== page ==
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Franz Schubert- Sonata in F minor, D. 625

Music > Piano Music > Piano Sonatas

This work, dated September 1818, is a romantic piano sonata that is ambiguous in both structure and expression. The opening Allegro is never sure whether it wants to settle into agitation or serenity. It begins by alternating ominous and easygoing versions of the same motif, and eventually a troubled theme takes off over a restrained and straightforward background.

A triplet-dominated transition featuring the opening figure in alternating registers follows and leads to a second theme that is predominantly serene even though some of the movement's trouble still rumbles beneath the surface in the uneasy accompaniment. The development often features triplet-driven backdrops as it continues to explore the emotional indecisiveness of the exposition. Schubert did not complete this movement--as written it has no recapitulation. The subsequent allegretto scherzo often seems to grope for metric and melodic definition. In some places it settles into a more flowing expressiveness that is mildly troubled in mood and that takes some interesting harmonic sidesteps.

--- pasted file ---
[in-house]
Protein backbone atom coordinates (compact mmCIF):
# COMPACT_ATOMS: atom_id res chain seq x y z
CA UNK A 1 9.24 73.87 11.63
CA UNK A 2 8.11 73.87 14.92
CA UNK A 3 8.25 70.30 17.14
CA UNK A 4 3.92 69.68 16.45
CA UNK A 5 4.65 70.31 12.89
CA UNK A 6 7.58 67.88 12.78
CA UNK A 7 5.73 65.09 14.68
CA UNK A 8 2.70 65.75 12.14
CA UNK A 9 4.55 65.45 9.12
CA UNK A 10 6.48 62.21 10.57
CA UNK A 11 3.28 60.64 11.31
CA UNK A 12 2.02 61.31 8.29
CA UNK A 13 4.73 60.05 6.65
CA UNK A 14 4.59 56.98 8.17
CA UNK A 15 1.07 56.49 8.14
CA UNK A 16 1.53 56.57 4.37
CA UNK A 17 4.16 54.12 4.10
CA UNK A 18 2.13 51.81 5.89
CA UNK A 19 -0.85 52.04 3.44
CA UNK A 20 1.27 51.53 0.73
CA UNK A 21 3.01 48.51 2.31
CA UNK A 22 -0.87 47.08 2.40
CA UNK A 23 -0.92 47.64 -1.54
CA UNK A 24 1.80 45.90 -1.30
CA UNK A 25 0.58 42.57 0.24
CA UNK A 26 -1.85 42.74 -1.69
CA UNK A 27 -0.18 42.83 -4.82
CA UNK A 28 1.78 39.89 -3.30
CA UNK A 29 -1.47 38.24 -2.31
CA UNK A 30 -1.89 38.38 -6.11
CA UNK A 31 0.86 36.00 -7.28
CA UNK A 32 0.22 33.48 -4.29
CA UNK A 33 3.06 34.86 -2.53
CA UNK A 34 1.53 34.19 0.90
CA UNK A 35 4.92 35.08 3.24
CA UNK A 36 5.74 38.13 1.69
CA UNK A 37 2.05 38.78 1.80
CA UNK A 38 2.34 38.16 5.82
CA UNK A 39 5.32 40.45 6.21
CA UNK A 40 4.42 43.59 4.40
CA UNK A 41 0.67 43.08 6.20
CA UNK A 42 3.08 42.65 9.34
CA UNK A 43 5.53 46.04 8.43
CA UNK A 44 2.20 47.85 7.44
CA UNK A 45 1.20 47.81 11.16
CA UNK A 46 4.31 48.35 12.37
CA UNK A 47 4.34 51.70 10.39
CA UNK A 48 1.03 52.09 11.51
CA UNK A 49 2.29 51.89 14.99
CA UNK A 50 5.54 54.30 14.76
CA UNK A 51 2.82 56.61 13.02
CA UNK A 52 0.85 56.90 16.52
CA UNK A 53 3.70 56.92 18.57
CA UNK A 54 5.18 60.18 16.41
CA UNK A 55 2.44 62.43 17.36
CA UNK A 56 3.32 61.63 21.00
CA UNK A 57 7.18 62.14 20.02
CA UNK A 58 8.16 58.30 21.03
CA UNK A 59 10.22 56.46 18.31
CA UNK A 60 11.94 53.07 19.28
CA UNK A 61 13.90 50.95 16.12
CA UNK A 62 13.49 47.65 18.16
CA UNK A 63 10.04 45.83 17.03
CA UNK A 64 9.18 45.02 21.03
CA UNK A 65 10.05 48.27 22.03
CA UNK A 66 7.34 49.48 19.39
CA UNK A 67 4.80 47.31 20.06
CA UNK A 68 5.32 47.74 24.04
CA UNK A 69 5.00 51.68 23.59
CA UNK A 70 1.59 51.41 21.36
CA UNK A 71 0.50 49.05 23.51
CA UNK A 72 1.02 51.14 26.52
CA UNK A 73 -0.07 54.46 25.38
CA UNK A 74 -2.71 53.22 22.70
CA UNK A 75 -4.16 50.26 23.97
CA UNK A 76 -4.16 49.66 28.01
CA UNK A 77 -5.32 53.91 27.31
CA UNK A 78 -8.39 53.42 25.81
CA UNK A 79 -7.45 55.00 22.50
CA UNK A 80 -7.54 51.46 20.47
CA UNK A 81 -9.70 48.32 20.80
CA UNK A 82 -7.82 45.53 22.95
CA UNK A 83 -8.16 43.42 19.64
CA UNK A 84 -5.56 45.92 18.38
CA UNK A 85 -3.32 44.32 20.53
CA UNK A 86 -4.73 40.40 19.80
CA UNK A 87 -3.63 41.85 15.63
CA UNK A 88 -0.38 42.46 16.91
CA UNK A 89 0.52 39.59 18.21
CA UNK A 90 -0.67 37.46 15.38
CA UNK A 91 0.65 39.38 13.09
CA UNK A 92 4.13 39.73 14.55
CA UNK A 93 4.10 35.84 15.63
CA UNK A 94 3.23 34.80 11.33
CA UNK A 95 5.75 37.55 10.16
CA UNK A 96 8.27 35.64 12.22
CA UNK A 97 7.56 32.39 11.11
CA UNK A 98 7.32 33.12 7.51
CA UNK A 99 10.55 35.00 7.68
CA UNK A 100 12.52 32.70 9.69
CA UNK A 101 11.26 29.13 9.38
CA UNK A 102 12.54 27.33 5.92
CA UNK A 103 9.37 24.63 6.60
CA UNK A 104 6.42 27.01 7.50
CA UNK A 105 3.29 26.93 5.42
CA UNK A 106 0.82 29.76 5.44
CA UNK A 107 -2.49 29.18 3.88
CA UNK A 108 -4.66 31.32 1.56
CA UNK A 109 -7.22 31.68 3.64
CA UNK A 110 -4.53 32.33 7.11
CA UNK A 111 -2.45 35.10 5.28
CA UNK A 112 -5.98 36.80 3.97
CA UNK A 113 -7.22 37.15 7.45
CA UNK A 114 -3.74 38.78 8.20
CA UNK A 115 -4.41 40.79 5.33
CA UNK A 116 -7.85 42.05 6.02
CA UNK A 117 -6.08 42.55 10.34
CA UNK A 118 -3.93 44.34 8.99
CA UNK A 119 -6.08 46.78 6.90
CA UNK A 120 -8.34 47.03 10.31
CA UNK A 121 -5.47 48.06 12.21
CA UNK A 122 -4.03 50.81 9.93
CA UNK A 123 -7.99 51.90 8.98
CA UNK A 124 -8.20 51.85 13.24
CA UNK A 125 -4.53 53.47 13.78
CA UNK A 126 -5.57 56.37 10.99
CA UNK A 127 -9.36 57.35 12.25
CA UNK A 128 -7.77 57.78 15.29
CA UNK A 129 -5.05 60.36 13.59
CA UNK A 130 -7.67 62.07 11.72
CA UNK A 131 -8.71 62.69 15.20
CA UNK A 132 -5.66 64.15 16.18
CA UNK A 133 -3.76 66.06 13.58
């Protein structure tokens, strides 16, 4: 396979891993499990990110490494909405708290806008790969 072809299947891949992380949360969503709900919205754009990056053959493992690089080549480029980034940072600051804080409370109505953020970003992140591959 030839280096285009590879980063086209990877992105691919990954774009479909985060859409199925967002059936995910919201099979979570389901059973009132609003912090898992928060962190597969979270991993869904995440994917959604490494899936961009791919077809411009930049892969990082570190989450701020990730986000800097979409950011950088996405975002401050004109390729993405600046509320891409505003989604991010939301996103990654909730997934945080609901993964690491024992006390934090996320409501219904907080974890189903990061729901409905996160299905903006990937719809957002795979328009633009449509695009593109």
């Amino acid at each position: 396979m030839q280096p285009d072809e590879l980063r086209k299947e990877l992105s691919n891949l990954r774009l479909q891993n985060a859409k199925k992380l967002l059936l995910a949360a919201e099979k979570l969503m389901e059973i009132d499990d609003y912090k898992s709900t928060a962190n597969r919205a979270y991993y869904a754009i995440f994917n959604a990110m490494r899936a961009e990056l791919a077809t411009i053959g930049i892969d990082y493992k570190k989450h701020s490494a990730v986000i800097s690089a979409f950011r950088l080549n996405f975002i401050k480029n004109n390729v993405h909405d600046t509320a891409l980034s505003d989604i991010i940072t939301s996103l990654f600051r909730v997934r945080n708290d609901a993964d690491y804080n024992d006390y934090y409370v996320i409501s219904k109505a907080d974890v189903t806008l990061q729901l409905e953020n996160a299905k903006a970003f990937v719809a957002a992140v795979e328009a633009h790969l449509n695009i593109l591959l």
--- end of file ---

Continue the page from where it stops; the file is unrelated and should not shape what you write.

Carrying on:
Schubert followed the scherzo with an Adagio that he eventually excluded from the sonata and issued separately at his publisher's suggestion. It begins with a straightforward and chordally harmonized melody that longs for serenity, neither overtly troubled nor convincingly consoled. The music eventually makes its way to a section driven by single-line and repeated-chord triplets where some tension does come to the surface. The allegro finale starts with some restless rushing figures that later emerge as the accompaniment for some syncopated melodic fragments.

The second theme provides a chorale-like contrast but cannot escape the movement's overall nervousness--rushing figurations show up below it, and it is eventually turned into a loud chordal statement with some fetching harmonic shifts. The anxious figurations underpin the first part of the development, and eventually repeated-chord accompaniments take over. As in the first movement, the music isn't quite sure if it wants to settle into agitation or serenity, and it ends with three quiet tonic major triads.

1. Allegro
II. Scherzo: Allegretto
III. Allegro
IV.Allegro


Listen to the Sonata D. 625

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